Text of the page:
JAMES’ DECISION

“Wherefore my sentence is, that we trouble not them, which from among the Gentiles are turned to God.”
Acts 15:19

The churches were faced with how to deal with the problem of some doctrinal error. False teachers were permeating the churches and proclaiming the heresy that circumcision was necessary for salvation. Paul and Barnabas brought this question to the church at Jerusalem to discuss the matter before the leadership there. In a meeting of the apostles and elders, Peter testified concerning the conversion of the Gentiles, and how they were saved through the grace of the Lord Jesus Christ, as all men are. Barnabas and Paul gave their comments, recalling how God had performed miracles among the Gentiles. After they concluded, James answered with these words, “my sentence is, that we trouble not them, which from among the Gentiles are turned to God.”

This was James’ decision. What right did James have to have the final say and make such a decision? The answer is simple. James was clearly the pastor of the church in Jerusalem. This meeting in Jerusalem gives us an illustration of how to deal with issues of disagreement. These were some of the godliest spiritual leaders of all time. Paul, Barnabas, James, and Peter all added to the discussion. Yet it was James who eventually made the decision. There was no vote to determine the will of the majority. Paul was one of the mightiest men of God to ever live, but he was not the pastor of the church in Jerusalem.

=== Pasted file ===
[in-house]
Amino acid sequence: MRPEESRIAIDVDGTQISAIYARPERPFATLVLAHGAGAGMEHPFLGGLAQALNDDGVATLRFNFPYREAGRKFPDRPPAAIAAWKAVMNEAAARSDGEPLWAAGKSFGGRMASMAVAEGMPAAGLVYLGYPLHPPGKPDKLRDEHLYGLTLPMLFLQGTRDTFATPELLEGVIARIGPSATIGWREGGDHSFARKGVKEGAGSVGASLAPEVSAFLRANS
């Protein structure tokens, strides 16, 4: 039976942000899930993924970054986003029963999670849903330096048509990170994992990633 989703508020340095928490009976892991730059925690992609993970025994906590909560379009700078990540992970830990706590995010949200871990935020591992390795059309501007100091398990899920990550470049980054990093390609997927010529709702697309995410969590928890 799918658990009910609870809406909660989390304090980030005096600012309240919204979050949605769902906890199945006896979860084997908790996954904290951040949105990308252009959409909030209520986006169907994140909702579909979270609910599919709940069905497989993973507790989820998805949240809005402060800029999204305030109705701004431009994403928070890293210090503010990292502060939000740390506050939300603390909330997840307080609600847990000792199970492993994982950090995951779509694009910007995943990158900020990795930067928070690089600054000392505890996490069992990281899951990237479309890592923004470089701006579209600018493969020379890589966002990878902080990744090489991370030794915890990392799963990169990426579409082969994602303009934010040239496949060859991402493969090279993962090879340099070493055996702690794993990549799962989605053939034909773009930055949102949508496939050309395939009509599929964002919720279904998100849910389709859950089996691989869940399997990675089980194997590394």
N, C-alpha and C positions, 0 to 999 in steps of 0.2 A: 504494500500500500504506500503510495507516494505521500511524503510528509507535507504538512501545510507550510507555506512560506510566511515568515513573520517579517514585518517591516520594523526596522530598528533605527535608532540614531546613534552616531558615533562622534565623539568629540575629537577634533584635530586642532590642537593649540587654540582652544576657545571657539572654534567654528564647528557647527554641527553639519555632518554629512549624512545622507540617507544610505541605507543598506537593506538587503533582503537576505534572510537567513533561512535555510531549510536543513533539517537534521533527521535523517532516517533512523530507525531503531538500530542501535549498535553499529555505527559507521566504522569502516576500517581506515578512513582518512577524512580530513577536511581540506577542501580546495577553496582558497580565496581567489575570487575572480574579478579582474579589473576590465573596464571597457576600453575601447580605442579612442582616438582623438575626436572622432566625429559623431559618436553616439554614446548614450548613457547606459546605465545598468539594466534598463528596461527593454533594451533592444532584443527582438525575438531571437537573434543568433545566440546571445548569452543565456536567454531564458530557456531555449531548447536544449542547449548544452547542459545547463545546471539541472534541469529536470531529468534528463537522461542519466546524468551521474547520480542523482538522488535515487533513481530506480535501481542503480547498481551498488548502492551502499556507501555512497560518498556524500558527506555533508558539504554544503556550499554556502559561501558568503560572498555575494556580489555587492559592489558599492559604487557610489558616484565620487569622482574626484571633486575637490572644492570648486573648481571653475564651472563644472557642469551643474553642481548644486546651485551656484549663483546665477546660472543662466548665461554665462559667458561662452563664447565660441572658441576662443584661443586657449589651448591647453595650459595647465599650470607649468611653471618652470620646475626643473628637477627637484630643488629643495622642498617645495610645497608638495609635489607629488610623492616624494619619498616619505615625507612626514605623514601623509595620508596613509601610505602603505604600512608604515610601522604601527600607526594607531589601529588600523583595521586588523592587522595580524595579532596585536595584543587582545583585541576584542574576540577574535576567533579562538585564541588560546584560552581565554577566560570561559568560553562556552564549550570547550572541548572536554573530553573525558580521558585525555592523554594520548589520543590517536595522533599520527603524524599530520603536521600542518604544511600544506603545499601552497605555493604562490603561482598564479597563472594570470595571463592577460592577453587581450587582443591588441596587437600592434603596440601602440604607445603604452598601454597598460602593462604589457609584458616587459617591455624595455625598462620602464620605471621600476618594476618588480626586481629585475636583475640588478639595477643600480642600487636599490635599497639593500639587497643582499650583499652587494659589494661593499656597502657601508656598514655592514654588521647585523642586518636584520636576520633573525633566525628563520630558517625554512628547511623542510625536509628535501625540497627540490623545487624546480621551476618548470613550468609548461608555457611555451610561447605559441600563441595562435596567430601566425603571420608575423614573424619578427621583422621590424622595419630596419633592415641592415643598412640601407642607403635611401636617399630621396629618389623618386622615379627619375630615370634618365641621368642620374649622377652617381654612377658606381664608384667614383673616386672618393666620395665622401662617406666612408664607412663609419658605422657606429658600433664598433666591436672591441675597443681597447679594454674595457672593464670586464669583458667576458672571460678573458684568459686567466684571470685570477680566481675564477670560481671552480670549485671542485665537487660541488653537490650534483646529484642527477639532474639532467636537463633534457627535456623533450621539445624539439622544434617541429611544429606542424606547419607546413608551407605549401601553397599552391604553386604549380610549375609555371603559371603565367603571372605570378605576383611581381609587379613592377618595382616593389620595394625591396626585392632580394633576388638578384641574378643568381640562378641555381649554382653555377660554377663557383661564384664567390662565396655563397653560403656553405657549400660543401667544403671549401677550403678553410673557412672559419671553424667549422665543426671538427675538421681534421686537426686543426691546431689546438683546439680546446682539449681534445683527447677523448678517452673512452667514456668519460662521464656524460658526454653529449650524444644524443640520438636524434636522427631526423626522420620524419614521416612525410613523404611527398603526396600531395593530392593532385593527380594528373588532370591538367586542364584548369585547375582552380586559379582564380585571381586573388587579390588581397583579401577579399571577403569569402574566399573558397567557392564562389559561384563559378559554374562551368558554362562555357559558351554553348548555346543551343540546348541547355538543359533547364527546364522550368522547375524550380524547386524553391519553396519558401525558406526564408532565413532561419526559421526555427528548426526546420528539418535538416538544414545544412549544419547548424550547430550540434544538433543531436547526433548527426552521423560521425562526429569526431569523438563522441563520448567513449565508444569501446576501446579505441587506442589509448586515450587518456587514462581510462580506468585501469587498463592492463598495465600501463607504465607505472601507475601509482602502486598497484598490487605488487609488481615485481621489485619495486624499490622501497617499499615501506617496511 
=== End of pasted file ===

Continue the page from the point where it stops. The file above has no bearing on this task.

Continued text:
One of the basic lessons of life is that someone has to be in charge. It is true in the home, the business world, the government, and the church. Leaders should listen to capable advisors or counselors and value their input. However, that does not mean the leader will always follow their advice. If the advisors’ opinions were always followed, why would there be a need for a leader? Who wants a leader who always follows what others tell him to do? God works through a chain of command or authority. Nowhere in the Bible does God give the authority to lead to a group or a council.

We need to see leaders in places of responsibility who are humble and willing to listen to the advice of others, while also being ready to make the decision they think is best. Moreover, we also need followers who, after offering their view, are willing to accept the decision of the one God has placed in charge.